For two years in a row, Catherine the Great wrote the reign program, which was published in 1767 and was named “Mandate”. It all reminded about absolutism. This is because “Mandate” promoted the idea of ​​universal good. This document said that people needed to be deprived of liberty, but their actions should be directed only to good deeds. The unlimited power of the empress was explained by the fact that the state was of enormous size.

Catherine the Enlightened Absolutism 2 is a kind of declaration that the equality of all citizens before the law will protect the monarchy from becoming a despotism. The Empress also spoke out against serfdom, but there was absolutely no requirement to revoke it.

The absolutism of Catherine the Great was very controversial: it seemed that the enlightenment philosophy was propagated in the state, but on the other hand, the domination of the nobility was proclaimed, serfdom and autocratic power were preserved.

The convocation of the Legislative Commission, which took place in 1767, is nothing but a manifestation of absolutism. Representatives of all segments of the population of the country were to take part in its work. However, the commission could not cope with the mission entrusted to it - the creation of a new set of laws.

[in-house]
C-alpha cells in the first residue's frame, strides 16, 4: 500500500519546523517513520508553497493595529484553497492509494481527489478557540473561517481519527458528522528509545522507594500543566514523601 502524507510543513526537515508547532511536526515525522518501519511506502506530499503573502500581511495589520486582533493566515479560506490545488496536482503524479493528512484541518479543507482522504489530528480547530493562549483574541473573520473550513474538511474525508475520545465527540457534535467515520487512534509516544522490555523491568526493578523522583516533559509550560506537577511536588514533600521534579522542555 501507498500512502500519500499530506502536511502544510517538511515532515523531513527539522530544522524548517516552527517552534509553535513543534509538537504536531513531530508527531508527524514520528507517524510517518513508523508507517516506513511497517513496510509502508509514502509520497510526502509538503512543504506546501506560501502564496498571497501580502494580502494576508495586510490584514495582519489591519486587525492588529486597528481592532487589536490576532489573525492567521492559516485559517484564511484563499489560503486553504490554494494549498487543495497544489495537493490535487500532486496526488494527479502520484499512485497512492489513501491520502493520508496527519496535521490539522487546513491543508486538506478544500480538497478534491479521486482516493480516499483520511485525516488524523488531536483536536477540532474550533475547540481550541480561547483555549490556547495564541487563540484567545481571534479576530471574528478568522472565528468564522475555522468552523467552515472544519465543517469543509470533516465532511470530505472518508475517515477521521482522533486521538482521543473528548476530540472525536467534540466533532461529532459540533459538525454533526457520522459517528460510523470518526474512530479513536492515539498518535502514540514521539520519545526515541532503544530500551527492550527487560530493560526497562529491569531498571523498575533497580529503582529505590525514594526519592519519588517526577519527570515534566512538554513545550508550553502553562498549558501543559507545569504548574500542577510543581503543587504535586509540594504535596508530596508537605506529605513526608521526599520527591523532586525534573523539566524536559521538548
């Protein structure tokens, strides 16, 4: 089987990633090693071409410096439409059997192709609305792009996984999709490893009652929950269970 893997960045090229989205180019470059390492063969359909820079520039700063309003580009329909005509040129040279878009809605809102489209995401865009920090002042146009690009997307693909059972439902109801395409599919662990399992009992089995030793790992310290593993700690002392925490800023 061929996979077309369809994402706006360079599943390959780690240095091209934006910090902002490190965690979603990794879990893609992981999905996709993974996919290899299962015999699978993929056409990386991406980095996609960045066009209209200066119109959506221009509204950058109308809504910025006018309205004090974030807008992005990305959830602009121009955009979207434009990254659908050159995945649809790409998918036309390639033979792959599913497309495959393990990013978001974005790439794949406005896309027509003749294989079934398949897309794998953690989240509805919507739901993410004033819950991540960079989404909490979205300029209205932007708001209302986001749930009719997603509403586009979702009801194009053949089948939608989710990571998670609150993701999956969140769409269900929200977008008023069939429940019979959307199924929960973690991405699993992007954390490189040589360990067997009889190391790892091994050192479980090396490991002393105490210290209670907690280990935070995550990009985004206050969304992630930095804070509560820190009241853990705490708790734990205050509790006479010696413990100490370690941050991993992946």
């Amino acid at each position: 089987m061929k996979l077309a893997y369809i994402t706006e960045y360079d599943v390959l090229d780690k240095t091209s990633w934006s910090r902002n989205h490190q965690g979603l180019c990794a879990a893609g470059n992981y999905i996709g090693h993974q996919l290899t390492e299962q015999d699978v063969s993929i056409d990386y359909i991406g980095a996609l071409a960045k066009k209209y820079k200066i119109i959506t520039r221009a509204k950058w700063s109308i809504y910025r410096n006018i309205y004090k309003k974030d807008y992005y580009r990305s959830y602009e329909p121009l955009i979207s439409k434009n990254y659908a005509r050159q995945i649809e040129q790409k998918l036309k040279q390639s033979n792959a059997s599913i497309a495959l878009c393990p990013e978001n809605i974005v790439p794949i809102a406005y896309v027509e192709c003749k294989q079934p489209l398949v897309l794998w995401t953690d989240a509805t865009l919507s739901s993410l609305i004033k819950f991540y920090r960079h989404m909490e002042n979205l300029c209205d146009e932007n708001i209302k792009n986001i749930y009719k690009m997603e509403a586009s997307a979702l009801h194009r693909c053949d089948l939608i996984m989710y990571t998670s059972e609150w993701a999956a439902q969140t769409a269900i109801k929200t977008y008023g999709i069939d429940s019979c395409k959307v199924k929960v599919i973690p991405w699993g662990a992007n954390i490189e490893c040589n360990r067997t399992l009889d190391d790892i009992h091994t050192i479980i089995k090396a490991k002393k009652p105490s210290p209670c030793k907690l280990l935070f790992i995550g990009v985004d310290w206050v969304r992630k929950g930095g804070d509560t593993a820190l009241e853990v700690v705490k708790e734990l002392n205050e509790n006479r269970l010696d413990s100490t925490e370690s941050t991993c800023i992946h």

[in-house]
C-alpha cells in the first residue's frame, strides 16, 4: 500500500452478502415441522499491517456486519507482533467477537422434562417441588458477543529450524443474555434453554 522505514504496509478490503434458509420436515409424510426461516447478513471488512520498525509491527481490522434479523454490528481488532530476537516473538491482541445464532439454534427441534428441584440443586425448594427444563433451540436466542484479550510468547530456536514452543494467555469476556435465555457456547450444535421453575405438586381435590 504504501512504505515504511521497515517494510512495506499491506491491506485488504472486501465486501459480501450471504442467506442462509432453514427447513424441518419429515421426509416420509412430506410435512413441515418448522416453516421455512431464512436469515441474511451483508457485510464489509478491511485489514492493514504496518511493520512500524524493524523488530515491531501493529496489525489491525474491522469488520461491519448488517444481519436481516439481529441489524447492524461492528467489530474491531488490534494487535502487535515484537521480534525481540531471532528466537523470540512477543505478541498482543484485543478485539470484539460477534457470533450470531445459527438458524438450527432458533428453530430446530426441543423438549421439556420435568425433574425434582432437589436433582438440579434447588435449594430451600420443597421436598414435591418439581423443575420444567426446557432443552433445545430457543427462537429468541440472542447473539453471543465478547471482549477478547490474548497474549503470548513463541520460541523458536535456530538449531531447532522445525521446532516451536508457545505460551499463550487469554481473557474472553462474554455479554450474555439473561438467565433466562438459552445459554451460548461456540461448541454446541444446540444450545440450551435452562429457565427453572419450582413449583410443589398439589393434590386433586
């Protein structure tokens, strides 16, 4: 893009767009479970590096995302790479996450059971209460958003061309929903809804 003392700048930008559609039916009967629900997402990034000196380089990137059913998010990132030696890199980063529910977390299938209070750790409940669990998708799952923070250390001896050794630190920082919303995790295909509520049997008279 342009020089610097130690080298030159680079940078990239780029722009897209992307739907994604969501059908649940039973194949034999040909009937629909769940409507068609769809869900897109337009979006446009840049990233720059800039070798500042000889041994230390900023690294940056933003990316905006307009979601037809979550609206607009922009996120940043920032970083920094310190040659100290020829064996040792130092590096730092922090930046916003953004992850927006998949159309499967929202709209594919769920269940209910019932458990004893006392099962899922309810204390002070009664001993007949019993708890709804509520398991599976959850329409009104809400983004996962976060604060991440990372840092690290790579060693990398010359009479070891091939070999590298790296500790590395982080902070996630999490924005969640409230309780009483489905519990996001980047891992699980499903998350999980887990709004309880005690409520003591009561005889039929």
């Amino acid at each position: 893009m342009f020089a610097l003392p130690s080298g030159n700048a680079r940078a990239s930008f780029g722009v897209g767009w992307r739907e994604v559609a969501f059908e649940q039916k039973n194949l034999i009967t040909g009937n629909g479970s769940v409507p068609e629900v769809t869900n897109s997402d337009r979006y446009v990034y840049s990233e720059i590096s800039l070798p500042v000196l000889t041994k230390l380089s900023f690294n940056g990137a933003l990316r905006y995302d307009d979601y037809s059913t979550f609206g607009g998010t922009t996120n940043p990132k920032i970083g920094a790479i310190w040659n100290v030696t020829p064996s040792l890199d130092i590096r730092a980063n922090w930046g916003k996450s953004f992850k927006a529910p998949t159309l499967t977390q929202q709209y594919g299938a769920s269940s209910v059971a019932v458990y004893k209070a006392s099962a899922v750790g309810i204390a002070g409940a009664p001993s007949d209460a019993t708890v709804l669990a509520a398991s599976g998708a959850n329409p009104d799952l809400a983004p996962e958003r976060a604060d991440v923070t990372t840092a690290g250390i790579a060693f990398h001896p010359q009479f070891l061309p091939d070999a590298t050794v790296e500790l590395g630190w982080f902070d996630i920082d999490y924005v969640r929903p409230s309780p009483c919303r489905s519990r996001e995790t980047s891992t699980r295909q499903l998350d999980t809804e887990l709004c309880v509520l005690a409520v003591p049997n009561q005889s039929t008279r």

New “enlightened” laws

The policy of enlightened absolutism was embodied in the laws adopted by Catherine II. One of the most significant is the decree, according to which anyone who has the opportunity can create factories and plants. And in 1767, citizens were allowed to earn their craft.

But nevertheless, the policy of absolutism could not bring real freedom, since no one has abolished serfdom. The contradictions that occurred in Catherine the Second's "The Mandate" were even more pronounced when she began to solve peasant issues. In 1766, the Empress proclaimed a task, the meaning of which was that it was necessary to give the peasants the right to own property. Catherine did not carry out the separation of all the settled land among the landowners, although the aristocracy insistently demanded this. She ordered the representatives of the Livonia nobility not to levy extortion from the peasants.

The success of the nobility

But still the nobles during the reign of Catherine II were able to achieve the fact that they were established almost limitless powers in relation to the serfs belonging to them. The year 1763 was remembered by the fact that a decree was issued, according to which the peasants who allowed themselves all kinds of audacity and liberties, except for severe punishment, would have to reimburse all the costs of maintaining a detachment of soldiers sent for them.